thanks pete, I’m sorry to have missed your service on this last week, we were away in cornwall. thanks so much for such warm feedback!

  3. On June 28th, 2010 at 3:54 pm ianmobsby said:

    I have been reflecting a lot about what you have said Grace and also what Pete said in his homily.

    In the opening service, where Aaron and I opened up the exploration of virtues, spiritual practices and postures – we used stations to help to explore this, and used elements of a film called the Peaceful Warrior as an illustration and metaphor. This was, for us, a powerful illustration about the call to face ourselves, and the depth of challenge we all need to really be christian – sustained and supported through the love of God.

    I am now reading a book called the Sacred Journey of the Peaceful Warrior that cam out after the book – and in it I have been struck by the stark phrase in it and I quote:

    People turn to God when their foundations are shaking, only to discover it is God who’s shaking them.

    This is what I think is going on in Moot. I see a God who is challenging us to go deeper into the faith, and also to be transformed by the Spirit, to be able to sustain a mission to spiritual seekers through an Arts Cafe Lounge.

    We can only do this, because in Jesus we have found a love so great that we did not expect or imagine was possible, and that this God is challenging us to follow in God’s love mission to the world. The Beatitudes and the Sermon on the Mount are a calling to us – to get beyond the thoughts that distort – anger, fear and pride which not only distort us but distort the world, to be able to love the world as God loved.

    The discussion in Moot has centred of late around anger – and the difference between feelings and behaviour. I believe Christ does not call us into righteous anger – but at the same time – not into being a door mat. The calling is to follow a Christ who through the love of God is restoring all things into restored relationship. So I don’t think quoting what Jesus did in the temple overturning tables gives permission for us to do the same. Jesus is very explicit when he says remember this or do this – he never said do or follow what he did in the temple or at the Transfiguration….. His calling was the great new commandment to love the Lord your God with all your heart with all your mind and all your strength, and love your neighbour as yourself. And who did he mean by neighbour – he named the Samaritans twice in different stories. The Jews hated the Samaritans with utter anger. They were the offspring of Jews forced to marry Assyrian nobles to be an affront to the Jews. So what does Jesus do – he loves them and talks to them, eats with them, touches them – and opens up the gospel to them. He does not act in Anger. So this is our challenge – how do we react to people who make us very angry – when feeling angry may be utterly justified particularly in the face of injustice. Well – I think Jesus would make the distinction between punitive justice and restorative justice – that stoning someone out of anger is about punitive justice – where seeking to love someone and find a just resolution is restorative action.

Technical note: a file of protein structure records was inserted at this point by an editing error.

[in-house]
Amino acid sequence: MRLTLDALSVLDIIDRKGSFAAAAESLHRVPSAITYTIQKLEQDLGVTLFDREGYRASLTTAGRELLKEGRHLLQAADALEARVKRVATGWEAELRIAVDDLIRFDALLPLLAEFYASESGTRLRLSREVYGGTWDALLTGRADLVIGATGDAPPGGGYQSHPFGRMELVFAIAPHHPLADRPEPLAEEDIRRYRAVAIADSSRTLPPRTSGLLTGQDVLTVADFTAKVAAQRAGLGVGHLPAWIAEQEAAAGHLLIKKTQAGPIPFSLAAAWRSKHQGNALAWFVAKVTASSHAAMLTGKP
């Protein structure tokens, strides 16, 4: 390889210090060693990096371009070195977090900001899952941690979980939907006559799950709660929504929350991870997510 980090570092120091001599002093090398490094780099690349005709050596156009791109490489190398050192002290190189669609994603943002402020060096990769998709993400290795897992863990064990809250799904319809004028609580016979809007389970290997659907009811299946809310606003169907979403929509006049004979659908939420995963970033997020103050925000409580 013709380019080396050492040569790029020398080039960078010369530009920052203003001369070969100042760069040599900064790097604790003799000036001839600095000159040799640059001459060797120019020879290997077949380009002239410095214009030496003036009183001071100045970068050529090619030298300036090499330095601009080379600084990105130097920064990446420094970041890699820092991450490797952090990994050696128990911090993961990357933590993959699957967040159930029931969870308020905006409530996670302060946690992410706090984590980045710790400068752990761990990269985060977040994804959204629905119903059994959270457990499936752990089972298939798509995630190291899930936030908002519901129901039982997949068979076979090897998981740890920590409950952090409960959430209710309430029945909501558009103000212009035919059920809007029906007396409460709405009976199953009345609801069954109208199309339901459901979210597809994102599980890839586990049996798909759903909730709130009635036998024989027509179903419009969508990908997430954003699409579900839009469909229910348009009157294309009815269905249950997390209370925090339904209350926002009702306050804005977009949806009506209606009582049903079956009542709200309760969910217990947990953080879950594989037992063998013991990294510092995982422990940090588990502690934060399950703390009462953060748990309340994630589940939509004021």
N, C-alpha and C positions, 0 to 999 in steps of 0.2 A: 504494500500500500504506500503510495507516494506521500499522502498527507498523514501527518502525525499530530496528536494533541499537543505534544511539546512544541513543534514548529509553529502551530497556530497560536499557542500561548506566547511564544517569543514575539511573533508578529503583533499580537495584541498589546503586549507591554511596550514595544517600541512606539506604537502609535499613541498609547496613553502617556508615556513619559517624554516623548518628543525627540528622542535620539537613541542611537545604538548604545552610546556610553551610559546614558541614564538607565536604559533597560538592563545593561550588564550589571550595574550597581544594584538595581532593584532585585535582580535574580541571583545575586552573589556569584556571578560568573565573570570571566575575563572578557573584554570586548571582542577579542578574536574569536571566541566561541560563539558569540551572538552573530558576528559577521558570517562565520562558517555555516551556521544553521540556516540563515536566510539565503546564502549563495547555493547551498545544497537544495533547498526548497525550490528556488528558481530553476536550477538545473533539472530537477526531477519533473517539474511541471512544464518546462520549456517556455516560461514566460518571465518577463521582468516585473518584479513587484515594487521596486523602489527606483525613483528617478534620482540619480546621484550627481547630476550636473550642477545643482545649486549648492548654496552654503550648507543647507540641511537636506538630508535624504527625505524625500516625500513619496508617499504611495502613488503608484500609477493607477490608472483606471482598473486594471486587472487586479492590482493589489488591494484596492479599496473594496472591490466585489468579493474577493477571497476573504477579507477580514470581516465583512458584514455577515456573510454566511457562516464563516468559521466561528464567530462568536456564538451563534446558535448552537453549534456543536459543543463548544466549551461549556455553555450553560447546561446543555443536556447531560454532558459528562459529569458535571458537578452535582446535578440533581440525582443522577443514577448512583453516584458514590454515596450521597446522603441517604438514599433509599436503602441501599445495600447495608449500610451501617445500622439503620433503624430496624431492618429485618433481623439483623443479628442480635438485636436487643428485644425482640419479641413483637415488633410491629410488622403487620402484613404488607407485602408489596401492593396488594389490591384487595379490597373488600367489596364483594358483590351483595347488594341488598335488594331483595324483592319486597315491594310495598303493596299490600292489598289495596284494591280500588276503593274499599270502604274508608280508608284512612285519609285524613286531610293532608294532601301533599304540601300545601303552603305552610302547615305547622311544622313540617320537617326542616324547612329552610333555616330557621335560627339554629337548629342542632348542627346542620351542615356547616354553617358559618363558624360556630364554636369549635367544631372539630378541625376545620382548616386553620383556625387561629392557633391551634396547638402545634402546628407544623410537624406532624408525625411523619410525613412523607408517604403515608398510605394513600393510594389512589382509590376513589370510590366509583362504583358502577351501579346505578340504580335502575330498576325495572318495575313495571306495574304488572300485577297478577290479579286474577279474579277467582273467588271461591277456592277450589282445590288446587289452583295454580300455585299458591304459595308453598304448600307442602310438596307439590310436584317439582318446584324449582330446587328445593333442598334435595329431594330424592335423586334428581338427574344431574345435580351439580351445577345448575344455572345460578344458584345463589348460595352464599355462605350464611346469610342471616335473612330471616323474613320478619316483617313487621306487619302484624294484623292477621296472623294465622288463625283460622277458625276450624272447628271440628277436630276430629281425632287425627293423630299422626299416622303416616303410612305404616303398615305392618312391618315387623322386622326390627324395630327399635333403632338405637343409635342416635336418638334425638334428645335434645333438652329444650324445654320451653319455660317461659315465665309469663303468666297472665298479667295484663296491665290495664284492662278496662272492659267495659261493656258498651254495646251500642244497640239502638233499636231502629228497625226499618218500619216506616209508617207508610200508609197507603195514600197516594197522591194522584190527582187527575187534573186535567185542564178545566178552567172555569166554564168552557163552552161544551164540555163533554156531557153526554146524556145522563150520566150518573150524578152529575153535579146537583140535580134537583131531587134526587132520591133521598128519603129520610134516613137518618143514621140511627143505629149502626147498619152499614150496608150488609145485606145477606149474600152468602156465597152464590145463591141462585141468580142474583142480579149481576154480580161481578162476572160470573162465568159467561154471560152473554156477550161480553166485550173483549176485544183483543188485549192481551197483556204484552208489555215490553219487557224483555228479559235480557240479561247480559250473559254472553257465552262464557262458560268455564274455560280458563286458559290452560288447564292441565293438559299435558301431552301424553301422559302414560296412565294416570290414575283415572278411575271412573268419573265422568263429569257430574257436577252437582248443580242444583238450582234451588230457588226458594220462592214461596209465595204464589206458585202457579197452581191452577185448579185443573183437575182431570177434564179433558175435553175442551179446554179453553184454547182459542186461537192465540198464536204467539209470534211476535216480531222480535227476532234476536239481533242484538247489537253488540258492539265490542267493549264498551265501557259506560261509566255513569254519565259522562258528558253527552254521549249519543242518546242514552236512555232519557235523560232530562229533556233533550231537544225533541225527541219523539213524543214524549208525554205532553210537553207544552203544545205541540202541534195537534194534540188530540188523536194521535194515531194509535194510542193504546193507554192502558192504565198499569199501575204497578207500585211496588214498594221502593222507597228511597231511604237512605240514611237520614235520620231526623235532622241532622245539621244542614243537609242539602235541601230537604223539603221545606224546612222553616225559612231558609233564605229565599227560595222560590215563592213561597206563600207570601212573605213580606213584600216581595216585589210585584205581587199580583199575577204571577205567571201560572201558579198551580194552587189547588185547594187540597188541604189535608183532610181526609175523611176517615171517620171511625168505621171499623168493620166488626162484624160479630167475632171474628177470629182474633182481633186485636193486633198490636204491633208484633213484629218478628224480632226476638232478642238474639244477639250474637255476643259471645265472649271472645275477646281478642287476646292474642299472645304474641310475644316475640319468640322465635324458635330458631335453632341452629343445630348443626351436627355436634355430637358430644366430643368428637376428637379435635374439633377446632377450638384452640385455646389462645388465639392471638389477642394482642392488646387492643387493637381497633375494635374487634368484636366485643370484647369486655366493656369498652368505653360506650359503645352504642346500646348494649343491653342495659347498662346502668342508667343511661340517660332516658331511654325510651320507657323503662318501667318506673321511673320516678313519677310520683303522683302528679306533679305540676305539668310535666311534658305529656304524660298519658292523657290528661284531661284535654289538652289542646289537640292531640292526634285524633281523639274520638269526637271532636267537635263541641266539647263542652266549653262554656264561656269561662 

This stuff is hard to do in practice – but nevertheless – I do believe it is a calling for all Christians. And I think God is in the habit of unsettling and converting Christians in a whole of life way – not just in their thinking – through this calling to love, to be able to do this.

    My last point is more contentious. I have a question about male cultural norms in the UK. We have for years – as men – been culturally formed into a world view of Empire, colonialisation and power. In this form of culture pride and anger have been seen as positive attributes to do with maleness and power. i want to suggest that for men – including me – getting beyond our anger and pride is a real issue – as for many of us – we were brought up to see these as good things. I now want to question that in the light of what God is calling me and I suggest us to be.